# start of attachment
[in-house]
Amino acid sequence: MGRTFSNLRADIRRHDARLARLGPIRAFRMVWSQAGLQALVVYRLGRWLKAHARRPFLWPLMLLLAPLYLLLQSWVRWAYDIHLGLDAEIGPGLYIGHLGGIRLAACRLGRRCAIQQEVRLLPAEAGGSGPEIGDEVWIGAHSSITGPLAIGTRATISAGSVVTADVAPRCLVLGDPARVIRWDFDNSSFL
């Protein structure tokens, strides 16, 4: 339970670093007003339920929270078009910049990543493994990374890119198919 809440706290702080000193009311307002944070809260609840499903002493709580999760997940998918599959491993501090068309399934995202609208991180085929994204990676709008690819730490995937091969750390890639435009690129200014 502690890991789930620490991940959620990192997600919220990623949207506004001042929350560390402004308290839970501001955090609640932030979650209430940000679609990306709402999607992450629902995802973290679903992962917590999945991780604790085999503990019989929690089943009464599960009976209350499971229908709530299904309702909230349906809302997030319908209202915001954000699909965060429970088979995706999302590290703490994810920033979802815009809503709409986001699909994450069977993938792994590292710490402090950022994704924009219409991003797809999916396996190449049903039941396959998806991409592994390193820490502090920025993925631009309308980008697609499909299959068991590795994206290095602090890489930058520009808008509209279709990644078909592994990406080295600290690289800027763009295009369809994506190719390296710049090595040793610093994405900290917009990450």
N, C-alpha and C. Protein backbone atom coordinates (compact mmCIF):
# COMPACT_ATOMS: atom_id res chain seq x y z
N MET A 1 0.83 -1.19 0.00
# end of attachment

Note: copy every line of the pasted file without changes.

[in-house]
Amino acid sequence: MGRTFSNLRADIRRHDARLARLGPIRAFRMVWSQAGLQALVVYRLGRWLKAHARRPFLWPLMLLLAPLYLLLQSWVRWAYDIHLGLDAEIGPGLYIGHLGGIRLAACRLGRRCAIQQEVRLLPAEAGGSGPEIGDEVWIGAHSSITGPLAIGTRATISAGSVVTADVAPRCLVLGDPARVIRWDFDNSSFL
């Protein structure tokens, strides 16, 4: 339970670093007003339920929270078009910049990543493994990374890119198919 809440706290702080000193009311307002944070809260609840499903002493709580999760997940998918599959491993501090068309399934995202609208991180085929994204990676709008690819730490995937091969750390890639435009690129200014 502690890991789930620490991940959620990192997600919220990623949207506004001042929350560390402004308290839970501001955090609640932030979650209430940000679609990306709402999607992450629902995802973290679903992962917590999945991780604790085999503990019989929690089943009464599960009976209350499971229908709530299904309702909230349906809302997030319908209202915001954000699909965060429970088979995706999302590290703490994810920033979802815009809503709409986001699909994450069977993938792994590292710490402090950022994704924009219409991003797809999916396996190449049903039941396959998806991409592994390193820490502090920025993925631009309308980008697609499909299959068991590795994206290095602090890489930058520009808008509209279709990644078909592994990406080295600290690289800027763009295009369809994506190719390296710049090595040793610093994405900290917009990450």
N, C-alpha and C. Protein backbone atom coordinates (compact mmCIF):
# COMPACT_ATOMS: atom_id res chain seq x y z
N MET A 1 0.83 -1.19 0.00